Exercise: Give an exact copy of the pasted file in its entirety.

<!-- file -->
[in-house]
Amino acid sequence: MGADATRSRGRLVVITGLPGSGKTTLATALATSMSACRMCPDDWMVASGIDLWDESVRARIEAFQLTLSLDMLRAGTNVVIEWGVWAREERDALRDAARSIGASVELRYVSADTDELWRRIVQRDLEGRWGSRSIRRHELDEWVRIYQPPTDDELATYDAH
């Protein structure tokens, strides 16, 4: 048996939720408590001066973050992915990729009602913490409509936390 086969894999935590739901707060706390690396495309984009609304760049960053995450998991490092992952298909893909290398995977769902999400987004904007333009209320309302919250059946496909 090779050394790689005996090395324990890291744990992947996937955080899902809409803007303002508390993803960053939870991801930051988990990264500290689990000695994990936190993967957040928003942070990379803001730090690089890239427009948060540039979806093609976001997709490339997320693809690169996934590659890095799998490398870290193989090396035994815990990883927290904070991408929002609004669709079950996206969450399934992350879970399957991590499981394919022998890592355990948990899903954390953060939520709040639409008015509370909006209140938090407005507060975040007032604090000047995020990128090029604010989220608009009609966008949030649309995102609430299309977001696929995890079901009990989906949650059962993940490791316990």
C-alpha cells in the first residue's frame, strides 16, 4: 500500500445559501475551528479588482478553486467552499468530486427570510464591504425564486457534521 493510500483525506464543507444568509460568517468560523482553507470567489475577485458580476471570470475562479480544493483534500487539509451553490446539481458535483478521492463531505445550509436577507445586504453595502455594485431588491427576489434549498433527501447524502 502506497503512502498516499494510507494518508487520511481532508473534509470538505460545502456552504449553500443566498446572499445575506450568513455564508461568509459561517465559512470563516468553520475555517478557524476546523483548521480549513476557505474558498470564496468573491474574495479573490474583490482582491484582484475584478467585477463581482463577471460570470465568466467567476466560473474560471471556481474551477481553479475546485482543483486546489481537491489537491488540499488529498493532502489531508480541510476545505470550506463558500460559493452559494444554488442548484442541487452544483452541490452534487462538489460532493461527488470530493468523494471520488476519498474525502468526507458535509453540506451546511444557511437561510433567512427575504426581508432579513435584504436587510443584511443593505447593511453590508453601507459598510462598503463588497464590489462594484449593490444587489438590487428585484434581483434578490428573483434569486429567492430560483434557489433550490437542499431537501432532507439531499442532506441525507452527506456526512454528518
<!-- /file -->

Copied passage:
[in-house]
Amino acid sequence: MGADATRSRGRLVVITGLPGSGKTTLATALATSMSACRMCPDDWMVASGIDLWDESVRARIEAFQLTLSLDMLRAGTNVVIEWGVWAREERDALRDAARSIGASVELRYVSADTDELWRRIVQRDLEGRWGSRSIRRHELDEWVRIYQPPTDDELATYDAH
């Protein structure tokens, strides 16, 4: 048996939720408590001066973050992915990729009602913490409509936390 086969894999935590739901707060706390690396495309984009609304760049960053995450998991490092992952298909893909290398995977769902999400987004904007333009209320309302919250059946496909 090779050394790689005996090395324990890291744990992947996937955080899902809409803007303002508390993803960053939870991801930051988990990264500290689990000695994990936190993967957040928003942070990379803001730090690089890239427009948060540039979806093609976001997709490339997320693809690169996934590659890095799998490398870290193989090396035994815990990883927290904070991408929002609004669709079950996206969450399934992350879970399957991590499981394919022998890592355990948990899903954390953060939520709040639409008015509370909006209140938090407005507060975040007032604090000047995020990128090029604010989220608009009609966008949030649309995102609430299309977001696929995890079901009990989906949650059962993940490791316990």
C-alpha cells in the first residue's frame, strides 16, 4: 500500500445559501475551528479588482478553486467552499468530486427570510464591504425564486457534521 493510500483525506464543507444568509460568517468560523482553507470567489475577485458580476471570470475562479480544493483534500487539509451553490446539481458535483478521492463531505445550509436577507445586504453595502455594485431588491427576489434549498433527501447524502 502506497503512502498516499494510507494518508487520511481532508473534509470538505460545502456552504449553500443566498446572499445575506450568513455564508461568509459561517465559512470563516468553520475555517478557524476546523483548521480549513476557505474558498470564496468573491474574495479573490474583490482582491484582484475584478467585477463581482463577471460570470465568466467567476466560473474560471471556481474551477481553479475546485482543483486546489481537491489537491488540499488529498493532502489531508480541510476545505470550506463558500460559493452559494444554488442548484442541487452544483452541490452534487462538489460532493461527488470530493468523494471520488476519498474525502468526507458535509453540506451546511444557511437561510433567512427575504426581508432579513435584504436587510443584511443593505447593511453590508453601507459598510462598503463588497464590489462594484449593490444587489438590487428585484434581483434578490428573483434569486429567492430560483434557489433550490437542499431537501432532507439531499442532506441525507452527506456526512454528518